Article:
How to upgrade your NBN to FTTP
The NBN is currently separated into three core technology brackets: fixed-line to metro areas, Fixed Wireless for rural and regional places, and Sky Muster satellite for offshore and remote sites. For anyone not satisfied with their current NBN speeds, though, there’s always the option of requesting an upgrade quote via NBN Co’s Technology Choice Program.
In the past, it used to cost money just to get a quote, but that’s changed in more recent times, even if it’s far from cheap. That said, NBN Co has also announced plans for an upgrade program that’s set to happen between 2021 and 2023 with the goal of getting 75% of homes and businesses capable of connecting to gigabit internet plans by the end of 2023.
What is FTTP?
FTTP stands for Fibre-to-the-Premises and it’s one of the fixed-line technologies used to deliver the NBN to metro areas. Other fixed-line technologies include Fibre-to-the-Node (FTTN), Fibre-to-the-Curb (FTTC), Fibre-to-the-Building (FTTB) and Hybrid Fibre Coaxial (HFC). Of all these picks, FTTP is the best because it’s a full fibre connection between the NBN and your home, instead of a hybrid mix of either fibre-to-copper (FTTN, FTTC, FTTB) or fibre-to-coaxial (HFC). Having FTTP means the most options for today’s available NBN plans, while the fact it’s full fibre translates to it being future-proofed for tomorrow’s beyond-gigabit speeds (if and when they come).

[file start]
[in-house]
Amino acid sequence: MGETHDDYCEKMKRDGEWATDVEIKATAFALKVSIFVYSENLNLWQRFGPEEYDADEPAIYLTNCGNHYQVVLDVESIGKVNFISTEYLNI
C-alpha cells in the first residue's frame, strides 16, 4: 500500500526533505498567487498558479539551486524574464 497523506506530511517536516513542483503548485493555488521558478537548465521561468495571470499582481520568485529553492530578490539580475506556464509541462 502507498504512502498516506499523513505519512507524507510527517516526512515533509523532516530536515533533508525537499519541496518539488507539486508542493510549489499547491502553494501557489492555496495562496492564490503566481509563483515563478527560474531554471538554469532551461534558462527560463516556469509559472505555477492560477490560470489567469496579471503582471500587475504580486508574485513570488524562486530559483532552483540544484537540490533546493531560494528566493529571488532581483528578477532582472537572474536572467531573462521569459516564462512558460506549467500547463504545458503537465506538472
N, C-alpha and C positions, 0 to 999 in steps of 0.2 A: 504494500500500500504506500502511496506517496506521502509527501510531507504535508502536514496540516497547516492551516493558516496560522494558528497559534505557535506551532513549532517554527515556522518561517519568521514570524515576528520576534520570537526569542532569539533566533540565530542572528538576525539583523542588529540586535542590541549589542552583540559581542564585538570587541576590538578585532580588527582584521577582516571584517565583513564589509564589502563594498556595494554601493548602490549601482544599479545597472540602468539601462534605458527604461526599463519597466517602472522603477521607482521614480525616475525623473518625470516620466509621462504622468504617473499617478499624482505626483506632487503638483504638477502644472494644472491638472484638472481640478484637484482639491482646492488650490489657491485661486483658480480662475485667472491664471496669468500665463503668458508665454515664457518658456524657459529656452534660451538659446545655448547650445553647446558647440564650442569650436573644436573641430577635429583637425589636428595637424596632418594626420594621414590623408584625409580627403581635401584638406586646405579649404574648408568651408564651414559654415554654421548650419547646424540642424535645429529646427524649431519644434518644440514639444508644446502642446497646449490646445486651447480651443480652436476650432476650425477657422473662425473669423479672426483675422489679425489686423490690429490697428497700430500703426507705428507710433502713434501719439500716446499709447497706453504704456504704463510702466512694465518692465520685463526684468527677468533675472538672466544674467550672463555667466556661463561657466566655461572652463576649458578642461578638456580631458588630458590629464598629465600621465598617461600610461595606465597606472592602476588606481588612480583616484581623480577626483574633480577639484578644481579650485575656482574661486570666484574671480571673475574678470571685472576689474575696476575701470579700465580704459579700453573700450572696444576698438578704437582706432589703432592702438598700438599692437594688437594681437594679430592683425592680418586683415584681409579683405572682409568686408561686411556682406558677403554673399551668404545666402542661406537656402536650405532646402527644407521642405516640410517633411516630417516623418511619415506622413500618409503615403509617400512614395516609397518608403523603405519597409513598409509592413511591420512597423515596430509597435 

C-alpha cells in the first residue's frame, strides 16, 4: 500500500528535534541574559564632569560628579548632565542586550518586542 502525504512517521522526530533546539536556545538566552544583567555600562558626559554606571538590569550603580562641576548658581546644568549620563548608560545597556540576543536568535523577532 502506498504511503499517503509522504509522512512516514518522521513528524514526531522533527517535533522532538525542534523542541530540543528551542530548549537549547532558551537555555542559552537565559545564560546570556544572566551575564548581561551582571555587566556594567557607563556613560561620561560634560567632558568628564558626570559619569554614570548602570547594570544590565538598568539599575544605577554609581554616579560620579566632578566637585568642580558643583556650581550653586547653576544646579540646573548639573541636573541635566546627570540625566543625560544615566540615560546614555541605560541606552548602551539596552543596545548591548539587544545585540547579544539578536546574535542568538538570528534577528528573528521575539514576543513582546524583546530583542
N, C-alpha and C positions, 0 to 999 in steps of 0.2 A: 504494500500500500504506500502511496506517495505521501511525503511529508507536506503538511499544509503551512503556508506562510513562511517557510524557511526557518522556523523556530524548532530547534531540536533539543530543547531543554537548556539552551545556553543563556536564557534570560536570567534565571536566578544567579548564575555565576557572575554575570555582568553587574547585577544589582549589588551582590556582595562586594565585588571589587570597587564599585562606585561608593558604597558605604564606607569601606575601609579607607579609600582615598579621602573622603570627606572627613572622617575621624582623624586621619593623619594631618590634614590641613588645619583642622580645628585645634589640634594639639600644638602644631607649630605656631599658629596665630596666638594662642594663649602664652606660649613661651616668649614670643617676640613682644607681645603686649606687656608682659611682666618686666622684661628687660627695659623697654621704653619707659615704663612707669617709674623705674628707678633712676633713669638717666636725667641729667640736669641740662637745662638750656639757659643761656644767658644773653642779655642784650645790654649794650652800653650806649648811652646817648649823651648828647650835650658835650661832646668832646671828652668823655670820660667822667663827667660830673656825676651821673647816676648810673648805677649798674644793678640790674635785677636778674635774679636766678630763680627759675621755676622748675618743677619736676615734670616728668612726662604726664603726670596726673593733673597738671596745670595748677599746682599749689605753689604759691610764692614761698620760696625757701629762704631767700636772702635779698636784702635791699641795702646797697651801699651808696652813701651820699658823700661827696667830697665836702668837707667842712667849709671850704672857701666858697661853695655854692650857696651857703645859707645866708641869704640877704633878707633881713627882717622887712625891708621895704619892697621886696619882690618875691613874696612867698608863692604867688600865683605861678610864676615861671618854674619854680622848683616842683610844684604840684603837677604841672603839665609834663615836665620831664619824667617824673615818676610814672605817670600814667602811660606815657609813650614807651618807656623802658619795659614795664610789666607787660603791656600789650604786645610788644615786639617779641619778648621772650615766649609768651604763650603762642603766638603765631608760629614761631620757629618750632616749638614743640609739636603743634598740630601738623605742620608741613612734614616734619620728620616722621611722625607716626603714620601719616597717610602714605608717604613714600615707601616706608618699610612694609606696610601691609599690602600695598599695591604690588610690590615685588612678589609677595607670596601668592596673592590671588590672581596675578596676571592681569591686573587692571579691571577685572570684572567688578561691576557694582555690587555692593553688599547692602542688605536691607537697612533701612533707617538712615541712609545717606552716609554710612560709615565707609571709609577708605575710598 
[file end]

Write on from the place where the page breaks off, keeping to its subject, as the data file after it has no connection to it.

Your best bet for seeing how your home is connected to the NBN is to visit the NBN website, punch in your address at the top of the page, click either ‘Check residential’ or ‘Check business’, then scroll down to the bit that says ‘Technology used in your connection’. If it says FTTP, you’re all set and ready to order a plan beyond NBN 100, which means either an NBN 250 or NBN 1000 plan. What you use your home internet for will ultimately determine the speed you need.
Below is a daily updating list of the most popular NBN 250 plans with unlimited data.
And below here is a daily updating list of the most popular NBN 1000 plans with at least 1TB of data.
How to check FTTP availability